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Shop Floor 4.0: Modeling resources

By Bernard Milian
manufacturing resource modeling

The 4.0 shop floor is about being agile, responding to real customer demand, and making priorities visible and decisions intuitive for all.

In our first article on the topic, we looked at how to start production orders at the right time. Then, we discussed how to optimize production batch size. In this article, we’ll discuss the tools that enable us to synchronize manufacturing flows with real customer demand.

Digitizing Resources and Flows

The digital revolution allows us to control our flows daily, in real time, in accordance with customer demand. The Demand Driven Operating Model (DDOM) is the methodological framework that allows us to synchronize manufacturing operations with the entire supply chain.

To manage our industrial operations daily, we need to design and represent our workshop in a computerized way. This step can be quite simple if the production operations are carried out in line, but if the flows are more complex — if the routings are made up of multiple operations calling upon common production means — the modeling will require a more complete work of analysis and collective intelligence.

Determining Flow Profiles

In a previous article, we discussed the determination of flow profiles. These profiles group together productions with similar routings. Their determination is based on analysis, for example via a VSM or via process mining, as well as on the knowledge of the production and process engineering teams.

Characterizing Production Resources

In the traditional approach to scheduling and production control software, there is a great temptation to describe everything very precisely. However, this is an illusion, because the perfect production schedule does not exist…

We therefore propose to describe the production work centers in such a way as to establish a pull-flow management mode that allows us to set unambiguous priorities and adapt to the charms of production: a few hazards here and there, a machine breakdown, a quality problem, a lower efficiency, etc.

The Three Types of Resources

We describe each production resource or resource pool under three types:

1. Constraints

A constrained resource will be loaded at finite capacity. We will finely manage its opening time and optimize the work sequence to reduce the impact of changeovers. Its demonstrated capacity will be closely monitored and will be the subject of improvement plans.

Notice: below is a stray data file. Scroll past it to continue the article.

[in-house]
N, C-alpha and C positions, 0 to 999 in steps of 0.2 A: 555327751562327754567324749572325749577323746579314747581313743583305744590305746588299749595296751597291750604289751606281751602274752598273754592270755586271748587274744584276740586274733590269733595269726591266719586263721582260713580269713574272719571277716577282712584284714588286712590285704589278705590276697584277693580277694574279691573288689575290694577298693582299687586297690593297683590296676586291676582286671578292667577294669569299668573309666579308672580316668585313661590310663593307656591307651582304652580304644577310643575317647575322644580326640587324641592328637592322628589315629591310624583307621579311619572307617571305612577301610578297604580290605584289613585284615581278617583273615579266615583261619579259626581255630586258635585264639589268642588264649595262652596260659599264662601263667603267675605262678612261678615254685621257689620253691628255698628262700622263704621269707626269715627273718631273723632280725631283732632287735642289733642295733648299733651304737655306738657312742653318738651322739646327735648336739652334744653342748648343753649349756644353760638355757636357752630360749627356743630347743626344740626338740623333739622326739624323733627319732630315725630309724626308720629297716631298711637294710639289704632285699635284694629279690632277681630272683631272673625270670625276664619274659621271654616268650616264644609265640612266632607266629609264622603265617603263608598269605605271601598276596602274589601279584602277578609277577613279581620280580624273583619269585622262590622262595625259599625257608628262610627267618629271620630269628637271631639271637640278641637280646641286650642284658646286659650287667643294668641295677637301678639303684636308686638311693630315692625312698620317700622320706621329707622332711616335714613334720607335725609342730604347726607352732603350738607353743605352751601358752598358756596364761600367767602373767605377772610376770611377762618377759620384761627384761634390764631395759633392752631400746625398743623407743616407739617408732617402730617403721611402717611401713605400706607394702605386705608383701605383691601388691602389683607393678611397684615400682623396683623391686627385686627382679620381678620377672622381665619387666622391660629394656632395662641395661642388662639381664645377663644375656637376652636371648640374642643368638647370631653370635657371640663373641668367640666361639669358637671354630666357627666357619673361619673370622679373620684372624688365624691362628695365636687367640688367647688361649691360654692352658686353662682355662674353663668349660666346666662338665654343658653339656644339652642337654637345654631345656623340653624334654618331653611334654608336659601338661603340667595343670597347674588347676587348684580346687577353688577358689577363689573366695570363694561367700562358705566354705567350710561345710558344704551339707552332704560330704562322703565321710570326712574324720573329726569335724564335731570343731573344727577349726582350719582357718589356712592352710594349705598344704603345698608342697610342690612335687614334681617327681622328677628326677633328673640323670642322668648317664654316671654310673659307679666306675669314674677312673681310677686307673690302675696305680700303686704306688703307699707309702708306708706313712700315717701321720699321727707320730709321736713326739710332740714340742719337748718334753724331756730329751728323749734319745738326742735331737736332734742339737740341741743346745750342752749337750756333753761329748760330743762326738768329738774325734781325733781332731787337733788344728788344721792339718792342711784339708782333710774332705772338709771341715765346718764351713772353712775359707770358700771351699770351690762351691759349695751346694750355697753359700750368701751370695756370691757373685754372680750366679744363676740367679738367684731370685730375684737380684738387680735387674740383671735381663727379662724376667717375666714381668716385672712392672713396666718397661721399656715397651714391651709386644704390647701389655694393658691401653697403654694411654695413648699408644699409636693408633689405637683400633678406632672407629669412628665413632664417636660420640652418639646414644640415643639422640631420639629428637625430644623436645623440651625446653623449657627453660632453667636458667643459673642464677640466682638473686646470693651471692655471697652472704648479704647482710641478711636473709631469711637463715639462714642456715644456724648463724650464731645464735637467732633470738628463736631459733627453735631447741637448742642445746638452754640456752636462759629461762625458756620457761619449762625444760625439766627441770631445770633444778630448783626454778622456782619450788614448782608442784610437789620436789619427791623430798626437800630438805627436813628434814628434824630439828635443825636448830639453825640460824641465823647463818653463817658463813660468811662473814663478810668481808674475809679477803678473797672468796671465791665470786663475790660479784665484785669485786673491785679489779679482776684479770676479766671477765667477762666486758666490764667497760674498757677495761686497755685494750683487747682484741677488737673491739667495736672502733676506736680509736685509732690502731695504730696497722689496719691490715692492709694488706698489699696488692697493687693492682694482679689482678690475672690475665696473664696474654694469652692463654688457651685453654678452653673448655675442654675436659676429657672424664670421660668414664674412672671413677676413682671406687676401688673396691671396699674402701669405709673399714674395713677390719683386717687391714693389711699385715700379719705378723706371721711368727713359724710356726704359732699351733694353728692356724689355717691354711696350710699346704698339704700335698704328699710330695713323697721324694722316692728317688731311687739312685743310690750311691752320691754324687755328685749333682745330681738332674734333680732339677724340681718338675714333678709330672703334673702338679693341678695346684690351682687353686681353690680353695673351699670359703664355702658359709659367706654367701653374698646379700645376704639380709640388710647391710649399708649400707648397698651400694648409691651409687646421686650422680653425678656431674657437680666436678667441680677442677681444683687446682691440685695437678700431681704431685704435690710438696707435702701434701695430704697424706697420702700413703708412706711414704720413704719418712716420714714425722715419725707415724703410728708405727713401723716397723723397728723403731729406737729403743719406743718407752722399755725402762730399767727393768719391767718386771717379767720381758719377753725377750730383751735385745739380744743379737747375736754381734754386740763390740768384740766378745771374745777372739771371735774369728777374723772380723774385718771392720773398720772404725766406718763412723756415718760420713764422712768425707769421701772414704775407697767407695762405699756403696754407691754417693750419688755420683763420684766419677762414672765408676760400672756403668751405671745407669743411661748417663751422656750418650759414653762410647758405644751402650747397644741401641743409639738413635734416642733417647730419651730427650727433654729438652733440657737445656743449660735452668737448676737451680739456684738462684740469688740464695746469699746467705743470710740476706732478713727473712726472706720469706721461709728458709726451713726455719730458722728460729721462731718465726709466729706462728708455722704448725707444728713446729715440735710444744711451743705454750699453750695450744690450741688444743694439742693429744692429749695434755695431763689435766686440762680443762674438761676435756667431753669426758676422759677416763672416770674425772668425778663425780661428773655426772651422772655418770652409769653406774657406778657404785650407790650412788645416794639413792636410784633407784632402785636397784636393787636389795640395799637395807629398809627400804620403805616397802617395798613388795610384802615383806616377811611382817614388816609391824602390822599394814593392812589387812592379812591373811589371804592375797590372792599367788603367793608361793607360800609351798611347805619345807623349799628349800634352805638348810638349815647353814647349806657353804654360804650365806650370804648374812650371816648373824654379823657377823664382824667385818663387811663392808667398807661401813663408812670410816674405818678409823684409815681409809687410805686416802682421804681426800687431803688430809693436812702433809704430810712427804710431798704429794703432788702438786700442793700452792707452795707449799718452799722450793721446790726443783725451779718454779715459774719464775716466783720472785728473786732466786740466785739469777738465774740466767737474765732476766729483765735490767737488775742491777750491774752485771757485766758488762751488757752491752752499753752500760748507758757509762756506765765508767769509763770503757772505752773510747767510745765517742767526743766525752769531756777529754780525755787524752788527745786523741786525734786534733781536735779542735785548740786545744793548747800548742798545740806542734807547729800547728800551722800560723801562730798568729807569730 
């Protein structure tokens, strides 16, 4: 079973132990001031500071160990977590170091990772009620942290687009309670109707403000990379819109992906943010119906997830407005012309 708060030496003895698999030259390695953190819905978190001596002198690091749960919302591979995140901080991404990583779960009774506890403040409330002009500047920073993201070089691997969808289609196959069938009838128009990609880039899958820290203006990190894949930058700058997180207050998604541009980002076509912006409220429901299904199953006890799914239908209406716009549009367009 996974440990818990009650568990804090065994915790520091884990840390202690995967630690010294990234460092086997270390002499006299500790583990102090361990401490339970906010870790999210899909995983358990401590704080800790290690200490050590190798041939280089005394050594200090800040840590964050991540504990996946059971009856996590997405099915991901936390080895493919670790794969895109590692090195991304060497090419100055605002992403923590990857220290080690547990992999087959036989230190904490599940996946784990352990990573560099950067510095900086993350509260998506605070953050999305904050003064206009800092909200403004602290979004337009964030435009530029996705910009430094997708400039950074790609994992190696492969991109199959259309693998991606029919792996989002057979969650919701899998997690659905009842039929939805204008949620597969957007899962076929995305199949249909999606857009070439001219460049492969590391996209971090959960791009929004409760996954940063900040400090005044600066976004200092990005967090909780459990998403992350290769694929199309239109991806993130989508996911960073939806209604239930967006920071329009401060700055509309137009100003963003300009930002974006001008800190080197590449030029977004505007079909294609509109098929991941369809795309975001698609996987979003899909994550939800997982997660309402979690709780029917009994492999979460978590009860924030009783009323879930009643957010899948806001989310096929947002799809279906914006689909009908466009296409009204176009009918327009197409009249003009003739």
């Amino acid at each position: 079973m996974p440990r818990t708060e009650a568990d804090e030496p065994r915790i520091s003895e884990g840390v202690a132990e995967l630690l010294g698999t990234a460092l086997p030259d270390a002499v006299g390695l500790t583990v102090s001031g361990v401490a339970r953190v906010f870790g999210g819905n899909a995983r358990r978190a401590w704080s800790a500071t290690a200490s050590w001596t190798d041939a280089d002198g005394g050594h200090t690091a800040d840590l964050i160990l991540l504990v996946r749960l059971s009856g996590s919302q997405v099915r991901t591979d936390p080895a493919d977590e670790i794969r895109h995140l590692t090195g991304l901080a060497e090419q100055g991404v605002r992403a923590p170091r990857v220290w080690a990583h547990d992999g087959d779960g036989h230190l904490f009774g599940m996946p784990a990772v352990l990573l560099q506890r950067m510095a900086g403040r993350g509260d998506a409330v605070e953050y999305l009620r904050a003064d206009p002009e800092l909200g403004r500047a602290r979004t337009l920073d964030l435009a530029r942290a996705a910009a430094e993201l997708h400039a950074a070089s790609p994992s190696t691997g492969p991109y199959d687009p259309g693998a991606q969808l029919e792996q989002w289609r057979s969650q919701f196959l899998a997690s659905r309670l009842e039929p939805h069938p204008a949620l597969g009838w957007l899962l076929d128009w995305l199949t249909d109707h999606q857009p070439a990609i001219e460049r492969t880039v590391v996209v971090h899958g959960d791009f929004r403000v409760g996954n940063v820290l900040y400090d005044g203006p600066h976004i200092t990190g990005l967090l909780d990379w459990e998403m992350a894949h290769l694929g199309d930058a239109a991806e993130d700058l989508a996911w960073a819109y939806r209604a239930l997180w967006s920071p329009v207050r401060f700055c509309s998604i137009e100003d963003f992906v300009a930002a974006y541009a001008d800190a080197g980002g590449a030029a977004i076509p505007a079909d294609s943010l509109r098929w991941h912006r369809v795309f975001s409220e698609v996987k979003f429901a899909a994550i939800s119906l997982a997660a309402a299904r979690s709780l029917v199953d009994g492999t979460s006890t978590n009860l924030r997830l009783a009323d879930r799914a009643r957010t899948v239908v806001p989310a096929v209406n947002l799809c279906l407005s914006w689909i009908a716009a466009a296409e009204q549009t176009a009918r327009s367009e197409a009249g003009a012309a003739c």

A time buffer will systematically be positioned before each constrained resource, because it is essential to ensure that they are permanently fed, since they pace the capacity of the production system.

Be careful: only define as constraints the few critical steps that are really in constraint. Too many companies try to finite capacity schedule everything, which results in terribly slowing down the flow!

There can be several constraints on a production flow; their capacity will be respected, but one of them will be defined as the leading constraint.

2. Buffered resources

These resources are not finite capacity scheduled; however, they are routing steps that must be protected by a time buffer, or that allow priorities to be handled at a key flow step. For example, we can manage the priorities of a painting installation by respecting color sequences, orchestrating subcontracted shipments, and organizing their transport in a timely fashion, etc.

In the same way that we don’t multiply constraints, we don’t multiply time buffers: they play the role of execution control points and must be limited to a few stages that deserve this attention in the daily control rituals.

3. Simple resources

These resources are not finite capacity scheduled and are not subject to time buffers. They have capacity margins, and we just must make sure, by monitoring their load, that they do not disrupt the constraints. Some companies experience “moving bottleneck” phenomena: the constraints seem to move constantly. This is often a symptom of a faulty management system — we allow occasional overloads on unconstrained resources to accumulate without reacting quickly, and these overloads end up defusing the real constraints.

An Evolving Model

Flow profiles, constraints and time buffers can change over time. For example, the product mix to be manufactured may change for a period, which modifies the load balancing. During S&OP (Sales and Operations Planning), the RCCP process (rough cut capacity planning) will surface these situations. If, for example, the system load graph shows that a resource that was previously unconstrained will be saturated for several weeks, it should be temporarily configured as constrained, and the resulting increase lead time automatically reflected in the dates promised to customers.

Monitoring of demonstrated capacity and of time buffer behavior will also fuel the evolution of this model. Don’t cast your constraints and queues in stone, so that you continuously improve the speed and stability of your flows!

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